Evidence That ‘candidatus liberibacter asiaticus’ moves predominantly toward new tissue growth in citrus plants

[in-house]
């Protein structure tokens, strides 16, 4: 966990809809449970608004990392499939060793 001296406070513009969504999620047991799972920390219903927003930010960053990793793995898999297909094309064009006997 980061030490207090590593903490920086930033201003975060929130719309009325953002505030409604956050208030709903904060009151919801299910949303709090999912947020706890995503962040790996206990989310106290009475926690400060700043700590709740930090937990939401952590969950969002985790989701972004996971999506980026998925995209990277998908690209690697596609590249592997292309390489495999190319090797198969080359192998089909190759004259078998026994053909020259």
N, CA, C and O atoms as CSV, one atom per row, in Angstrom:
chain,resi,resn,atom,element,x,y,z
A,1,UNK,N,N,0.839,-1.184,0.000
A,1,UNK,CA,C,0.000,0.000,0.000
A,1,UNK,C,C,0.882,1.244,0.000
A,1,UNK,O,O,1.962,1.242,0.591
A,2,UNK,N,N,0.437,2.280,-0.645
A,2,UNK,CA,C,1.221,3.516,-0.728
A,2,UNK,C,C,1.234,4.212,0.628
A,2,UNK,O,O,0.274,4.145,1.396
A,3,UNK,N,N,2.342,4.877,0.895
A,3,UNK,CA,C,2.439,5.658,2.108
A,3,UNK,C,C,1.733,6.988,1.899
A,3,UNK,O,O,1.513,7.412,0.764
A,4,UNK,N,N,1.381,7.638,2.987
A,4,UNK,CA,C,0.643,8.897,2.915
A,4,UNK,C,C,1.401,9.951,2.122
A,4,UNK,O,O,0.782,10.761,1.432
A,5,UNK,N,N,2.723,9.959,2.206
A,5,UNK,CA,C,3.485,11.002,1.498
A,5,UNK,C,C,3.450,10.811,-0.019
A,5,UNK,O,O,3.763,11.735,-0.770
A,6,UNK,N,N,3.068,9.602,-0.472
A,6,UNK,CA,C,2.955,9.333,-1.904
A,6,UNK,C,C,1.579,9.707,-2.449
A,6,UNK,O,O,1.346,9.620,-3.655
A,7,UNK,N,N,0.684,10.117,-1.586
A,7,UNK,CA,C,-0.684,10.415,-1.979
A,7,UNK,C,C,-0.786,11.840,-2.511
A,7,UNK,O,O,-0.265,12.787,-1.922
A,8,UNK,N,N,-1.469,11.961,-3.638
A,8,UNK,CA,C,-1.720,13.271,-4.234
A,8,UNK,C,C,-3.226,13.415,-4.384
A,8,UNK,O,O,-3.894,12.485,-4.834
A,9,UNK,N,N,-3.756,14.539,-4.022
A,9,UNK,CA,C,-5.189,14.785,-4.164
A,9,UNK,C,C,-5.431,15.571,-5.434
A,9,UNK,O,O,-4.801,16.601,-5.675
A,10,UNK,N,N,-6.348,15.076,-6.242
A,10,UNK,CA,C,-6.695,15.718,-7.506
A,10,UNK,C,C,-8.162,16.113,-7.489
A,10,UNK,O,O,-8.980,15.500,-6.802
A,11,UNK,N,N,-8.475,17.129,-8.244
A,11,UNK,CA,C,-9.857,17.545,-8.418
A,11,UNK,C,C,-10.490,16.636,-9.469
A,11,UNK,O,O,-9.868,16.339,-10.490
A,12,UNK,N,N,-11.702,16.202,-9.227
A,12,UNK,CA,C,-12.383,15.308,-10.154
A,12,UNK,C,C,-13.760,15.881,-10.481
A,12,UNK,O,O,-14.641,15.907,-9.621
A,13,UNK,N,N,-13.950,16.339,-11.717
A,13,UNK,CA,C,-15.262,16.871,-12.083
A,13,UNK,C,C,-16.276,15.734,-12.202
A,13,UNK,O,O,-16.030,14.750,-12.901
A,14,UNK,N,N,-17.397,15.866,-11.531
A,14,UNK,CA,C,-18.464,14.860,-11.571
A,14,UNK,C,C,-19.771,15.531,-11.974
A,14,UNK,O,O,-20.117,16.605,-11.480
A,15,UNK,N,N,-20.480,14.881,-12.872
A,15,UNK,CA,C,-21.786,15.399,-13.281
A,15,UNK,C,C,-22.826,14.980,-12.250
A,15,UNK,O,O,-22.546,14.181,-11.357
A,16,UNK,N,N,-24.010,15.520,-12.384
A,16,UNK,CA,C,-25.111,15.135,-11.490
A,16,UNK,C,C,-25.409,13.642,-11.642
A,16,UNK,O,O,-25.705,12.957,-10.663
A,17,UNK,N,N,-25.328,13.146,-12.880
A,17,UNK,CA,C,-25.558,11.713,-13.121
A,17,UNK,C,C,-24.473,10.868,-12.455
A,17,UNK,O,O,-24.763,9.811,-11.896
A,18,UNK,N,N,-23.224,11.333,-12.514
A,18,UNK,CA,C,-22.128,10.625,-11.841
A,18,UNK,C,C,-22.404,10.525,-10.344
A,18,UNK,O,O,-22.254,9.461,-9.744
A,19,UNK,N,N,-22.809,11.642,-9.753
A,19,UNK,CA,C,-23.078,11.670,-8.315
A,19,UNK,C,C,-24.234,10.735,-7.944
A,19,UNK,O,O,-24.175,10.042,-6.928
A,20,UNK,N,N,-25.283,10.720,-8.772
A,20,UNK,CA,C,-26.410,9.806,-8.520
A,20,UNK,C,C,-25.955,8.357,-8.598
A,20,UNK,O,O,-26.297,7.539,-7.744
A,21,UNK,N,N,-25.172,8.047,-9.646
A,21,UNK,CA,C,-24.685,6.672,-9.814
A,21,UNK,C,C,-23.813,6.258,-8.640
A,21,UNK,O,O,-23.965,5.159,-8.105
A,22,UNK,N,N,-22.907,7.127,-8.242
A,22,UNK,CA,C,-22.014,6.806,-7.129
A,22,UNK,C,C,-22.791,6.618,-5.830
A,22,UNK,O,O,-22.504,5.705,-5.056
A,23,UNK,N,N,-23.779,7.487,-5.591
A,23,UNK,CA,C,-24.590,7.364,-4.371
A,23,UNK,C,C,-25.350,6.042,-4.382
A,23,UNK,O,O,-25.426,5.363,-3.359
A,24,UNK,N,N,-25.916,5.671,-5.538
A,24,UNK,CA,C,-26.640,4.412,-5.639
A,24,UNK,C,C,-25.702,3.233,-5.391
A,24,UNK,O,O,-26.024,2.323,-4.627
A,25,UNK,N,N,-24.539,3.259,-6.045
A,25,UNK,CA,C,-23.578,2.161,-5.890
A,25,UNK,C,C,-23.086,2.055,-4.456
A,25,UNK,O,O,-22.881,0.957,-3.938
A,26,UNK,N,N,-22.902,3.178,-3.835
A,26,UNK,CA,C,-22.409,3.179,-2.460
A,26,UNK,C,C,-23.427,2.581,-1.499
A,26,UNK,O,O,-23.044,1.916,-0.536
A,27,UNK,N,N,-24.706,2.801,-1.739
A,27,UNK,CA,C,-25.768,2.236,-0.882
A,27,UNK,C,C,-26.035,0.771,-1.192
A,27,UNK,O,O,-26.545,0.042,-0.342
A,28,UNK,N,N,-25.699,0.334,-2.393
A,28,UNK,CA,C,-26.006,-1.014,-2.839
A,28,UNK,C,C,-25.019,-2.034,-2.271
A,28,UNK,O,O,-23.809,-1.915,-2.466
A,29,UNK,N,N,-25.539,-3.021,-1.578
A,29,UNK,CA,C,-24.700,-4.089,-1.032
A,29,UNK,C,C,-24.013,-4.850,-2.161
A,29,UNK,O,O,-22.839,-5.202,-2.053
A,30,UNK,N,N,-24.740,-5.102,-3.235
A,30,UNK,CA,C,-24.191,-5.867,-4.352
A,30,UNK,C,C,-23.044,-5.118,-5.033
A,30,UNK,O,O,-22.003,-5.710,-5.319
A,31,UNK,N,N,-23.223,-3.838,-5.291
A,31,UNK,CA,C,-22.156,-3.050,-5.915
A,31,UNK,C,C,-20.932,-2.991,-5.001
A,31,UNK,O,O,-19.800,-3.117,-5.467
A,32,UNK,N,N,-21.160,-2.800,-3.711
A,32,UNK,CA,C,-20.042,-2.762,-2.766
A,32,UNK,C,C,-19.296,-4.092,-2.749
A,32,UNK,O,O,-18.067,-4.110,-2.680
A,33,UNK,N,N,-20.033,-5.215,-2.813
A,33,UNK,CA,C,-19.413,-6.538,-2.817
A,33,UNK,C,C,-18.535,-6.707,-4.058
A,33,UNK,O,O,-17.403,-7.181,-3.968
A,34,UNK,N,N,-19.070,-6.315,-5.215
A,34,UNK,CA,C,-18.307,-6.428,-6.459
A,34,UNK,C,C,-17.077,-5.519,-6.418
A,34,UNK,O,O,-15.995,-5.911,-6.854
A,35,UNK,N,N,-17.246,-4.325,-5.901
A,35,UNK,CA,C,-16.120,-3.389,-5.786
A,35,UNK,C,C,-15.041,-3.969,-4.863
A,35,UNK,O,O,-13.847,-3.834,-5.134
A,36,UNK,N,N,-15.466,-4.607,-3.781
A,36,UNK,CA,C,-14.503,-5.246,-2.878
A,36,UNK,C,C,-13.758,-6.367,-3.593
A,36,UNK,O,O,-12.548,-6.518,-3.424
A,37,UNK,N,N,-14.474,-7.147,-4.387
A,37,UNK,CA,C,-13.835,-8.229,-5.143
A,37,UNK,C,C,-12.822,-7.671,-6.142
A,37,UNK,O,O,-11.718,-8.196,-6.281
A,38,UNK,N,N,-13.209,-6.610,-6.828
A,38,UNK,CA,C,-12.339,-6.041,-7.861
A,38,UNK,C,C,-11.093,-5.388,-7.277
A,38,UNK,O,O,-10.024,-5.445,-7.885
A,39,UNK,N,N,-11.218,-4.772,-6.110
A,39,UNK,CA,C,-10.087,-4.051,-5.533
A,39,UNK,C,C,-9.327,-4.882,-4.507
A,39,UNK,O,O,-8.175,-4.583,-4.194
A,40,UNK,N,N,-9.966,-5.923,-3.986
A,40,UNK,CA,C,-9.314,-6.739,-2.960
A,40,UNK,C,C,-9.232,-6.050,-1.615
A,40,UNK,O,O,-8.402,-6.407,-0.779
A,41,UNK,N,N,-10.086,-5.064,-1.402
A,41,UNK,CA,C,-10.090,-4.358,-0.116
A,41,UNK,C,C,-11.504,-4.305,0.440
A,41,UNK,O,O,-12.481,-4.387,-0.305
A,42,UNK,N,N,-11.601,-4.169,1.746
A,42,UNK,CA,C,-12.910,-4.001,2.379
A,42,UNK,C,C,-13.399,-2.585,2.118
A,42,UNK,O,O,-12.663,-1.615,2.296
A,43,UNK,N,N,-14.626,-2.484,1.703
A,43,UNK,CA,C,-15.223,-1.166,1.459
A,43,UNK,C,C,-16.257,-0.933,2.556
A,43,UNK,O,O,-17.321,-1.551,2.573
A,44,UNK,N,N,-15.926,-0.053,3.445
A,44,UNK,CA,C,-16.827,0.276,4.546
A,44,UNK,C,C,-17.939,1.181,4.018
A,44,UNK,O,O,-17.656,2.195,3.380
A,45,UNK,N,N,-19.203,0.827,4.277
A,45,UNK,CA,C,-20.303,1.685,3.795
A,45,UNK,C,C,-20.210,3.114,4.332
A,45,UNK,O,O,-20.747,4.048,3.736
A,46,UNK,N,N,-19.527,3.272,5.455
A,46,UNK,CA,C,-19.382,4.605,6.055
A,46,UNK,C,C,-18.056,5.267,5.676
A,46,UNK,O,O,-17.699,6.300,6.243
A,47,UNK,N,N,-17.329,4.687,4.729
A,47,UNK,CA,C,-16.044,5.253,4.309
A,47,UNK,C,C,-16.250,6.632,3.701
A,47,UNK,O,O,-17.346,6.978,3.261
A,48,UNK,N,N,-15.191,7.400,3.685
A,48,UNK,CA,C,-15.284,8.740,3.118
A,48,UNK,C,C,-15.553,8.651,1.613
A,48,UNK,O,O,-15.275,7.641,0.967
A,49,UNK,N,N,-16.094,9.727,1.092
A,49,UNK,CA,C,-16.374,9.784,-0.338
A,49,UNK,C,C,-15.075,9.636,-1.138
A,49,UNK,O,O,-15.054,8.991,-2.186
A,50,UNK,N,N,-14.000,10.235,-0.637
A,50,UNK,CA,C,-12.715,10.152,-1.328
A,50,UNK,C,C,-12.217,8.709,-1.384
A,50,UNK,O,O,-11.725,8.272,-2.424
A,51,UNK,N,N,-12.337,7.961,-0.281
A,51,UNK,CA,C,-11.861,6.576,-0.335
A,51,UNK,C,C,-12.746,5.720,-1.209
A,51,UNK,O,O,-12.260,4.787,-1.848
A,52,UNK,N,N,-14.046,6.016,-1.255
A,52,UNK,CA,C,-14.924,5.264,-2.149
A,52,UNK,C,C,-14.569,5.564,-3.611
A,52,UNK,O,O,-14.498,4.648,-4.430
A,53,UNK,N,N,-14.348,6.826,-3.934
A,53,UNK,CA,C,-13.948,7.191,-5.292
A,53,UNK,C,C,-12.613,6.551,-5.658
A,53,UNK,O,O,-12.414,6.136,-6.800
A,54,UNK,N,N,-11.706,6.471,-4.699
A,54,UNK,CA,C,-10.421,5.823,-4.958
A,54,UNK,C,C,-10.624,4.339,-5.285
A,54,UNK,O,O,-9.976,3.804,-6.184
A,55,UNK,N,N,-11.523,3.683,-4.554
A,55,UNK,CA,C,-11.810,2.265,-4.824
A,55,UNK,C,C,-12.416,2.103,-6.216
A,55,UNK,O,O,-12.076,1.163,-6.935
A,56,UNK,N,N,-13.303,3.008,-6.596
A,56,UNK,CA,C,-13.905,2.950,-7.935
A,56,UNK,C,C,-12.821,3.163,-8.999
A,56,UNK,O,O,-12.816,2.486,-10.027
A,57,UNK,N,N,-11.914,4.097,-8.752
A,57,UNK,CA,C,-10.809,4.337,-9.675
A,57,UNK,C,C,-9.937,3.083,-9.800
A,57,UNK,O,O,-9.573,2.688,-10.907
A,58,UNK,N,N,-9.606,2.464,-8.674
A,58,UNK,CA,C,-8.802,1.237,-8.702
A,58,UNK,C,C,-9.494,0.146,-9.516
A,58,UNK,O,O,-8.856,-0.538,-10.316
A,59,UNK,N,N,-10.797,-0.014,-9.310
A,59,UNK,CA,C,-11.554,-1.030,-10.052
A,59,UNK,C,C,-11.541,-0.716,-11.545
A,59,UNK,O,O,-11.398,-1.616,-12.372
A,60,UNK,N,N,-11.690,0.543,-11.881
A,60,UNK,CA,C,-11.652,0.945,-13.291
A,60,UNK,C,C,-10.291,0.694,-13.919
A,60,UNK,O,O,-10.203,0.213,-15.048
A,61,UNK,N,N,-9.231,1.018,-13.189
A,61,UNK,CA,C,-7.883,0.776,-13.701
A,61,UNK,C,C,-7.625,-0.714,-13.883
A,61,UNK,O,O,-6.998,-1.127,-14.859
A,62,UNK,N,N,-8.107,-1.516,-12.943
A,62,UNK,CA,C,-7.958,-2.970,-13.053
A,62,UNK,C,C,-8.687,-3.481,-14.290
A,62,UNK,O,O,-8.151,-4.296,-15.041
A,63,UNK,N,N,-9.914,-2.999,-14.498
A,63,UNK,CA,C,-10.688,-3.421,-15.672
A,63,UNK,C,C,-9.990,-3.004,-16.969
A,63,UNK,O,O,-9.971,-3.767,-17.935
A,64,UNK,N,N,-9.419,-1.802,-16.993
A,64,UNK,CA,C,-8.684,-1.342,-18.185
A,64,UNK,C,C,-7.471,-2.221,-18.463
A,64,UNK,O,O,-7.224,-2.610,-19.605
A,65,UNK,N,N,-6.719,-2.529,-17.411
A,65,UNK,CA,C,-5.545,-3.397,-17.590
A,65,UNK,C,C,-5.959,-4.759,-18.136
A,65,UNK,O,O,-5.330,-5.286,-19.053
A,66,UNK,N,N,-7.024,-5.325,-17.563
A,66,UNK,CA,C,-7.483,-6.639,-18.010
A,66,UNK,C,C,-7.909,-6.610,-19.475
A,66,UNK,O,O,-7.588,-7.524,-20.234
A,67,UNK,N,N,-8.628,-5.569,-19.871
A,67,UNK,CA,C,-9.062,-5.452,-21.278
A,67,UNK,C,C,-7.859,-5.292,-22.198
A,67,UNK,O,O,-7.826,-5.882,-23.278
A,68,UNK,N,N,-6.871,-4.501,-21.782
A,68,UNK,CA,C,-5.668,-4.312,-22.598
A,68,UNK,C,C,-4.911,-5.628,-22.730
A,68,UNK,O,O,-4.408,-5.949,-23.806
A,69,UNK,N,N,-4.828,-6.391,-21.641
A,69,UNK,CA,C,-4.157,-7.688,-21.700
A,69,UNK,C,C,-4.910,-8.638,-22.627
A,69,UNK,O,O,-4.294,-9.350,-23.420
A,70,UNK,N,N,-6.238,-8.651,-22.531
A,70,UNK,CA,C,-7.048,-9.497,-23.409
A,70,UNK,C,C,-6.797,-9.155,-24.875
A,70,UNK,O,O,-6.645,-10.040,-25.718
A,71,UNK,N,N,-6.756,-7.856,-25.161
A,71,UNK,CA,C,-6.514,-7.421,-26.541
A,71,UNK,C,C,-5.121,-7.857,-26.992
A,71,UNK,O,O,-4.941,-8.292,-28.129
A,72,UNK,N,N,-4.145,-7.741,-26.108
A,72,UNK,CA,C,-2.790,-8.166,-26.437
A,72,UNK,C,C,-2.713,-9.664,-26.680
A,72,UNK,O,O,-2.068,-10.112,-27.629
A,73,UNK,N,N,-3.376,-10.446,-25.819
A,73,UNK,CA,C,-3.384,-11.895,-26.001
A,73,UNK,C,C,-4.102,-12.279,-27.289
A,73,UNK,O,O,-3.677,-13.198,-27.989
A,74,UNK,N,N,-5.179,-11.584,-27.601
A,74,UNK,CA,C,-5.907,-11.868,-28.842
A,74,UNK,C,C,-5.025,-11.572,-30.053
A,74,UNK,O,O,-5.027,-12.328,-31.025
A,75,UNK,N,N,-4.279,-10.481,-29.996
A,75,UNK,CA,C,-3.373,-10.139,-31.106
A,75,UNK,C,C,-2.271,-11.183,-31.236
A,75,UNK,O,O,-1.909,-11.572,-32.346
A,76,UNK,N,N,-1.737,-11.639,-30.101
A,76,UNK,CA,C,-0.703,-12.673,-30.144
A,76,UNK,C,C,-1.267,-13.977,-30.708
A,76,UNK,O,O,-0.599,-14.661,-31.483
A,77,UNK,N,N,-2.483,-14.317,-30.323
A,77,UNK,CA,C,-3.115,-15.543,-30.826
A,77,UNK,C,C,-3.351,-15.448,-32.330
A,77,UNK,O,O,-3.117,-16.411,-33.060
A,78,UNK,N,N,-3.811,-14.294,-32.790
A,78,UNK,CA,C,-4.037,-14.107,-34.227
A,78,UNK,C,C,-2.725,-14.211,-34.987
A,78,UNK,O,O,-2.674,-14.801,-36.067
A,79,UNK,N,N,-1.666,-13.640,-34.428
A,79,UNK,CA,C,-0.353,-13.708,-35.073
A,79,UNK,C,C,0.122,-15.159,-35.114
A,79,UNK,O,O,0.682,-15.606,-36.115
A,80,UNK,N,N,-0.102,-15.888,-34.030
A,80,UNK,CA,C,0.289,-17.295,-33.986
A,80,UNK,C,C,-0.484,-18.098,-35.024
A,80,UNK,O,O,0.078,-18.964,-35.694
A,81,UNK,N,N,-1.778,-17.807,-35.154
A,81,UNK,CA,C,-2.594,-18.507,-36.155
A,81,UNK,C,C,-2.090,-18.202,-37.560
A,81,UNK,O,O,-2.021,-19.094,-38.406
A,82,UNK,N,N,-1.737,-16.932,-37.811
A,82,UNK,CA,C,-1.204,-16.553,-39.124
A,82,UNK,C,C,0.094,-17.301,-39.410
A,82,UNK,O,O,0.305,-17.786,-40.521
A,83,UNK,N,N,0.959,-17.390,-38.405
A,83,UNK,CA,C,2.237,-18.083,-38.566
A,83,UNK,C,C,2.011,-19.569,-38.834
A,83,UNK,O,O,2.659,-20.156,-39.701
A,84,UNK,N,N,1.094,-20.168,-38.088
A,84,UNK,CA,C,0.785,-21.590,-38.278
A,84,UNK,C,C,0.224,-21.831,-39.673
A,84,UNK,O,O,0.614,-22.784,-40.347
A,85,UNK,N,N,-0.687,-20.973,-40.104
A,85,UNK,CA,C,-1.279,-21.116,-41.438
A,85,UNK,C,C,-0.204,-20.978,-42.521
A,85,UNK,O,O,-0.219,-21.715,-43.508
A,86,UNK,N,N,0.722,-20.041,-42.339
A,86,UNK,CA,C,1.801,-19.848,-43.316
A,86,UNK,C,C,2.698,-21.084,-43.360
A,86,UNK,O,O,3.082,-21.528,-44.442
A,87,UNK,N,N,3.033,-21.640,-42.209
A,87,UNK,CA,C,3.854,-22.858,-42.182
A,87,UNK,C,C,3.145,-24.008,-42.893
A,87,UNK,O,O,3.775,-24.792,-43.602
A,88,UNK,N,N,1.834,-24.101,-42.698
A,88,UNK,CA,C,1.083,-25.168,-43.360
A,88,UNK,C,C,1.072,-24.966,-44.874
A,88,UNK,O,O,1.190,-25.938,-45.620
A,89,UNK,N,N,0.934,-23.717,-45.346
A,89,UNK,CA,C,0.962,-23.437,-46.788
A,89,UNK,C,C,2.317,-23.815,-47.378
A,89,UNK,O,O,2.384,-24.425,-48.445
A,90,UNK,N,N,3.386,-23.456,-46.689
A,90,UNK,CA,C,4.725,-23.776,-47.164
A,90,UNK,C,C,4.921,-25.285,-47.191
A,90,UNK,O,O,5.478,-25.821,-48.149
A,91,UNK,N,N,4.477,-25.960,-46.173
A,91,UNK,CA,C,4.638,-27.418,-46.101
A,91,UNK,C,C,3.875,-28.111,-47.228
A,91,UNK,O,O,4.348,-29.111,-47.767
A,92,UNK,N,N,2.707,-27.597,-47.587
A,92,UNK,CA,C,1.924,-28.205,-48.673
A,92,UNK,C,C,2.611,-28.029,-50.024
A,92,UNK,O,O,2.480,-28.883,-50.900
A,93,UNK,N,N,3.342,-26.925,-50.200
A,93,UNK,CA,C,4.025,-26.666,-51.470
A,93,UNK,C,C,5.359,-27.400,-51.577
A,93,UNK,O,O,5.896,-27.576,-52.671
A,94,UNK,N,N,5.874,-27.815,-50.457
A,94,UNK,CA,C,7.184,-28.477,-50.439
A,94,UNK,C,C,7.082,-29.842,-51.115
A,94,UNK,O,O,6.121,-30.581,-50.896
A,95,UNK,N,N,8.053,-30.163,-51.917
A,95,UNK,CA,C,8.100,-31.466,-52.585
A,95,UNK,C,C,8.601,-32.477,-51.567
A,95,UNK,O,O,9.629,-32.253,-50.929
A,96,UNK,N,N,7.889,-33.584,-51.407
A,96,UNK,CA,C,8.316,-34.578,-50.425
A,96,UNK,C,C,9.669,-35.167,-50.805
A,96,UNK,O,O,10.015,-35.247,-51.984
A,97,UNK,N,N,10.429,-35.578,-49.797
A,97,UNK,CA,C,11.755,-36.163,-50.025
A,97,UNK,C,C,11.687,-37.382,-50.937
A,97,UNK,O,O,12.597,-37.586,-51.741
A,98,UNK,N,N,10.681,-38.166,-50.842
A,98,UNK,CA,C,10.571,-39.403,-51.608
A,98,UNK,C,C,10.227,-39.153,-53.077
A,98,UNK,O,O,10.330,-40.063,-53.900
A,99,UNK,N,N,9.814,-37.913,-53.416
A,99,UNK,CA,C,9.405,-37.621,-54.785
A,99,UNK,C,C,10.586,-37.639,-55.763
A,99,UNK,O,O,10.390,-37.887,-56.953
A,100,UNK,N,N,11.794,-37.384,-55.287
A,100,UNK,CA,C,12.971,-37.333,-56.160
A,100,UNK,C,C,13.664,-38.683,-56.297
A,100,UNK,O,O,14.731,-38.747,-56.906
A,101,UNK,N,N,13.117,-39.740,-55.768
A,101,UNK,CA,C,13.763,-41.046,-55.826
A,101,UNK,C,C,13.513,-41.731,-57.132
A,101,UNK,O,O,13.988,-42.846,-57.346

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‘Candidatus Liberibacter asiaticus’ (Las) is an unculturable, phloem-limited, insect-transmitted bacterium associated with the Asiatic form of huanglongbing (HLB), the most destructive citrus disease. In Asia and the Americas, it is transmitted by the Asian citrus psyllid (Diaphorina citri Kuwavama). Despite considerable research, little is known about the processes involved in plant infection and colonization by Las. This study was conducted to determine whether the basal portion (below girdling) of the plant is an important route for Las to move laterally from a point of inoculation on a branch to pathogen-free branches elsewhere in the canopy, and to quantify the influence of actively growing tissues on vertical upward (acropetally) or downward (basipetally) movement of Las. Nongirdled and fully or partially girdled stems of potted plants of ‘Pera’ sweet orange, graft-inoculated above or below girdling, were sampled in distinct regions and assessed by qPCR, 6 months postinoculation. Las invaded all regions of partially and nongirdled plants but remained restricted to the inoculated regions of fully girdled plants, evidence that in planta bacterium movement is limited to the phloem. In fully girdled plants, starch accumulated above the girdling site, probably because of changes in flow of phloem sap. To study the influence of actively growing tissues, inoculated ‘Valencia’ sweet orange plants were kept intact or were top- or root-pruned to force production of new tissues, and sampled at 15-day intervals. Las migrated rapidly and most predominantly toward newly developing root and leaf tissues. The rapid and predominant movement of Las to newly developed shoots and roots would explain failures of canopy heat treatments and pruning to cure HLB-affected trees, and reinforces the need to protect rapidly growing new shoots from feeding by D. citri in order to minimize transmission and spread of the pathogen by the vector within and between orchards.